Many schools have opted for the honors/pass/fail grading system, which does not eliminate the pressure or incentive for students who wish to compete for honors grades. Honors/pass/fail may have the paradoxical effect of placing additional pressure on competitive students to perform even better simply because their grading system fails to discriminate adequately.

A survey of surgery clerkship directors revealed consensus that a three-tiered system did not do enough to differentiate students appropriately. Pass/fail programs, this Ravelli et al. study concluded, “produced little reliable discrimination” between the quality of students and their peers [2]. With this in mind, it is more just to acknowledge a continuum of grades properly than to differentiate only between pass/fail. Consider a student who received the all-time top score for a medical school exam and was given the same grade as a student who passed by one question. This system results in general statements of evaluation for a majority of students without providing a means of recognition for outstanding efforts.

Although many medical schools tout their pass/fail grading system as a means of attracting prospective medical students, these same schools, in truth, rank their students because they know that residency programs want them to distinguish among students. If students are not ranked in a traditional numerical order (e.g., 1/125), they are lumped in quartiles. In order for medical schools to maintain clout in placing their students in competitive residencies, the Medical Student Performance Evaluations (MSPEs) that they send to residency programs must rank students in some useful way. This may even lead to confusion among students regarding their own rank systems.

Turning to the other side of the debate—the argument for pass/fail grading—students have more compelling motivators than grades. Having made it through the weeding process in high school and college classes and even the application process where grades were the most important criteria, medical students need to acquire the knowledge necessary to pass the national boards, obtain residencies and fellowship, and establish a satisfying career. At this point in their medical education, they have greater motivators to learn than simply to get an A on a test.

The letter-grading system also suffers from grade-inflation, which has caused distress in admissions committees and employers of various disciplines. Grade inflation has placed a greater significance on standardized testing as the most objective way for schools to compare candidates from different programs. This in turn, may make the medical board exams a more stressful experience.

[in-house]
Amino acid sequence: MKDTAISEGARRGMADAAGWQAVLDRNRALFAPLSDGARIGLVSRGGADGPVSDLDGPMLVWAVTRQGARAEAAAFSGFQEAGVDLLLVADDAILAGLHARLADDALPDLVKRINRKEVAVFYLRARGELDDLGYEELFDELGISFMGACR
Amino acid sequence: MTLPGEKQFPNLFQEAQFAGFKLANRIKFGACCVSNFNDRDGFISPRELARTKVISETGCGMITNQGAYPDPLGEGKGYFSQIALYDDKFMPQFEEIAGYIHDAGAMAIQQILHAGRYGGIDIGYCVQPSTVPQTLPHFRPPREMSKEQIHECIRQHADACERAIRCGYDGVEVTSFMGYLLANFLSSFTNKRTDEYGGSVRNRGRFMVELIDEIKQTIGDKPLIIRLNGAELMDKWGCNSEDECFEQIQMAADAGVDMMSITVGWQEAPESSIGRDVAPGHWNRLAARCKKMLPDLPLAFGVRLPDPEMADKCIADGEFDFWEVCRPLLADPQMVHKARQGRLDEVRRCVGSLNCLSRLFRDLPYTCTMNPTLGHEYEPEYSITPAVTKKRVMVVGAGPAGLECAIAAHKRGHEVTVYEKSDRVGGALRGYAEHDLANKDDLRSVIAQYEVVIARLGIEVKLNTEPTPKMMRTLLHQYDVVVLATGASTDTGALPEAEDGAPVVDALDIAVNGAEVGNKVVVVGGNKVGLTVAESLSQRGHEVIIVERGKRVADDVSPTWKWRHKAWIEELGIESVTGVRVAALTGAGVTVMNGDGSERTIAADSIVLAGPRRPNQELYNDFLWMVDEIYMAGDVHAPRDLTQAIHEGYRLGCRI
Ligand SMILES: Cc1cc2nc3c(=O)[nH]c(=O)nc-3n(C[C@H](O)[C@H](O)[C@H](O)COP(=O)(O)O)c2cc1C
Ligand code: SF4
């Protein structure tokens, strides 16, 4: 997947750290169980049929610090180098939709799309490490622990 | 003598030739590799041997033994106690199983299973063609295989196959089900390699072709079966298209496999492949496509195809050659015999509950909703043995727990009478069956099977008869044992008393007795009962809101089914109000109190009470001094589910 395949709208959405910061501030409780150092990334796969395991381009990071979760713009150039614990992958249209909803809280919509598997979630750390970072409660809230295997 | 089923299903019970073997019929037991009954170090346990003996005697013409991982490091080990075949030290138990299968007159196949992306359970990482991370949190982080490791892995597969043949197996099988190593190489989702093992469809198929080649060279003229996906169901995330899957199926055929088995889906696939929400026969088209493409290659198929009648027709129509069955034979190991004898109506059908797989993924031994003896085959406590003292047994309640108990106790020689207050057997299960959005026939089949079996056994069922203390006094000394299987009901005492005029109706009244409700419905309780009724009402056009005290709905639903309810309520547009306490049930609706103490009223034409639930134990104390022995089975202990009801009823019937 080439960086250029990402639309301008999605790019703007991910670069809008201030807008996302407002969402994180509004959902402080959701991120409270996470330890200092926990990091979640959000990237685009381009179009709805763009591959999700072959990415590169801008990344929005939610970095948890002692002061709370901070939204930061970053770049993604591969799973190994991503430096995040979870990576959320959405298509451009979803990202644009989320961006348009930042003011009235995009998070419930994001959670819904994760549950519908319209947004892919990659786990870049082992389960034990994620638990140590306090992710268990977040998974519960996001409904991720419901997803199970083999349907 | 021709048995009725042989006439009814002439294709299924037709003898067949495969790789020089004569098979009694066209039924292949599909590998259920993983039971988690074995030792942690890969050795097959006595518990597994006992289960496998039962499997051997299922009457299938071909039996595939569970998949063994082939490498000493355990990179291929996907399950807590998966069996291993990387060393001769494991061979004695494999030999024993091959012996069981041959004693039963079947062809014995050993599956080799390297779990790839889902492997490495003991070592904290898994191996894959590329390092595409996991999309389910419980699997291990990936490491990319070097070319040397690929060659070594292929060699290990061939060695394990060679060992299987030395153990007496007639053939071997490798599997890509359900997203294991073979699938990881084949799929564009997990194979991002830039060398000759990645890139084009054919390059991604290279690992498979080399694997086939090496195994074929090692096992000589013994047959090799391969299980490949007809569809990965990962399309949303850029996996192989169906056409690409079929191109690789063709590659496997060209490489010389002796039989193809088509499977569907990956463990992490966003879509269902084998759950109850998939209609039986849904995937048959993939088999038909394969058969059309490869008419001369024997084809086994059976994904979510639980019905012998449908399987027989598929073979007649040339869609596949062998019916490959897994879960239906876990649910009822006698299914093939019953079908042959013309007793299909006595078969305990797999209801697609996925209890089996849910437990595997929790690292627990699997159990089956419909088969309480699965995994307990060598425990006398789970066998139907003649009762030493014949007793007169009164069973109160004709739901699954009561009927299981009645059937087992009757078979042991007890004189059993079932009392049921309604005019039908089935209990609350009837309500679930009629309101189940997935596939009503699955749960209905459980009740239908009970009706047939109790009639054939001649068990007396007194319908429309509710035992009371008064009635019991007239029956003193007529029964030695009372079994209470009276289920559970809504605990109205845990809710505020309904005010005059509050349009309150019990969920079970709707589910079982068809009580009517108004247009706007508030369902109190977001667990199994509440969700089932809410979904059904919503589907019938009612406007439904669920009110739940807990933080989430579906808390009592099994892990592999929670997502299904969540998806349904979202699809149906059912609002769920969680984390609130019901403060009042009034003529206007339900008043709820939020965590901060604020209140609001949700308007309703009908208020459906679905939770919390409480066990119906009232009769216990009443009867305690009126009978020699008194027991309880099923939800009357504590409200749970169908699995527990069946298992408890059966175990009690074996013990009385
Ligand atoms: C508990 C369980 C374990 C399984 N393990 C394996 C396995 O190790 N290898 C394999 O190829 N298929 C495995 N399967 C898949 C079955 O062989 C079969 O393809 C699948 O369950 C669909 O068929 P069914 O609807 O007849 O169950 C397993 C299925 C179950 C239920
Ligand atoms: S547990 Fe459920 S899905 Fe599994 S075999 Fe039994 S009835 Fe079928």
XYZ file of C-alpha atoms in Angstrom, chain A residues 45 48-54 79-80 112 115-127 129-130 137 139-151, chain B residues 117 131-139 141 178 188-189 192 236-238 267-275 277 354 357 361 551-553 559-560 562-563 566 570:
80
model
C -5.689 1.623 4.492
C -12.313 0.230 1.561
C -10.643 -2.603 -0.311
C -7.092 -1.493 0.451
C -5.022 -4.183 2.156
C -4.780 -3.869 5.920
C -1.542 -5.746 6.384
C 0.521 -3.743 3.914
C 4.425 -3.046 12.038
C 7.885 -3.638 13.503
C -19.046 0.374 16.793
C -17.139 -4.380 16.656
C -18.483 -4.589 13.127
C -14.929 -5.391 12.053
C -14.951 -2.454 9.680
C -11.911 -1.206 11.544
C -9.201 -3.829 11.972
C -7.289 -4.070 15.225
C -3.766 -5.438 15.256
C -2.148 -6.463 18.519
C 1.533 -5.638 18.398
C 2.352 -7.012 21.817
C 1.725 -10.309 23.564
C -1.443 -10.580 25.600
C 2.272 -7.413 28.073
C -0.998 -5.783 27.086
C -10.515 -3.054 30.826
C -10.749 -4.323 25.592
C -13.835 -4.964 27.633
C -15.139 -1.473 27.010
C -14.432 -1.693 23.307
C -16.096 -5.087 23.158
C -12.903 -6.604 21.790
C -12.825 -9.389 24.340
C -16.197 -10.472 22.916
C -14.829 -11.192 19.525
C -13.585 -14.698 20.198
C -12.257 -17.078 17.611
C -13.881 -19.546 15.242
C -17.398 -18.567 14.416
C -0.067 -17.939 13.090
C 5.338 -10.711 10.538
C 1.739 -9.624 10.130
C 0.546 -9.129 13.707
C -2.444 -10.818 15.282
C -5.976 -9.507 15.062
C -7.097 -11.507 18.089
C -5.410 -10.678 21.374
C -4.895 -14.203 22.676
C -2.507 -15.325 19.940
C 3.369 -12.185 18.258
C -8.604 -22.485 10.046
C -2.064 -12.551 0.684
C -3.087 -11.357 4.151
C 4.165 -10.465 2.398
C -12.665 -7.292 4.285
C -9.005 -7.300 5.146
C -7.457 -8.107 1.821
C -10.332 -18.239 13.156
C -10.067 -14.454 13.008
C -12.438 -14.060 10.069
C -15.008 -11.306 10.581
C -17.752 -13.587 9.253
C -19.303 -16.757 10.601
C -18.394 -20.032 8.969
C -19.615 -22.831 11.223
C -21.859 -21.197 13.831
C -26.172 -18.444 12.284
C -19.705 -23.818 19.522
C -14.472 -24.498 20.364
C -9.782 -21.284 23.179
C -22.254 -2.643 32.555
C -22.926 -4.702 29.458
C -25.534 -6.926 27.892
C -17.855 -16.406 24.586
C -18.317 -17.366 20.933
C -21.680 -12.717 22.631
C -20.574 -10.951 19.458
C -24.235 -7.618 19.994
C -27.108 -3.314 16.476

While much of this discussion may not seem to be directly related to ethics, in the grand scheme of things, performing at a level which is anything less than one’s best has the potential to be detrimental to a patient’s well-being and is therefore unethical. The AMA Code of Medical Ethics states,

Incompetence, corruption, or dishonest or unethical conduct on the part of members of the medical profession is reprehensible. In addition to posing a real or potential threat to patients, such conduct undermines the public’s confidence in the profession [10].

Therefore, medical students’ ethical obligation encompasses the duty to prevent incompetence within their profession.

Steve Prefontaine put it best: “To give anything less than your best is to sacrifice the gift.” As physicians or future physicians, we owe it to our patients and society to give our absolute best effort in exchange for the trust and responsibility for their lives they have given over to our care. We have been given a gift and privilege to study and practice medicine and should thus handle it appropriately regardless of the method used to evaluate us.


  1. Dietrick JA, Weaver MT, Merrick HW. Pass/fail grading: a disadvantage for students applying for residency. Am J Surg. 1991;162(1):63-66.
  2. Ravelli C, Wolfson P. What is the “ideal” grading system for the junior surgery clerkship? Am J Surg. 1999;177(2):140-144.

  3. Lurie SJ, Lambert DR, Grady-Weliky TA. Relationship between dean’s letter rankings and later evaluations by residency program directors. Teach Learn Med. 2007;19(3):251-256.
  4. Provan JL, Cuttress L. Preferences of program directors for evaluation of candidates for postgraduate training. CMAJ. 1995;153(7):919-923.
  5. Gonnella JS, Erdmann JB, Hojat M. An empirical study of the predictive validity of number grades in medical school using 3 decades of longitudinal data: implications for a grading system. Med Educ. 2004;38(4):425-434.
  6. Moss TJ, Deland EC, Maloney JV Jr. Selection of medical students for graduate training: pass/fail versus grades. N Engl J Med. 1978;299(1):25-27.
  7. Yarbro RC. A comparison of anxiety levels of students taking pass/fail versus grade in student teaching. Tenn Educ. 1982;12(2):33-36.
  8. Weller LD. The grading nemesis: an historical overview and a current look at pass/fail grading. J Res Devel Educ. 1983;17:39-45.

  9. Suddick DE, Kelly RE. Effects of transition from pass/no credit to traditional letter grade system. J Exp Educ. 1981;50:88-90.

  10. American Medical Association. Opinion 9.04. Discipline and medicine. Code of Medical Ethics. Chicago, IL: American Medical Association. 1994. Accessed October 12, 2009.


Virtual Mentor. 2009;11(11):847-851.



The people and events in this case are fictional. Resemblance to real events or to names of people, living or dead, is entirely coincidental. The viewpoints expressed on this site are those of the authors and do not necessarily reflect the views and policies of the AMA.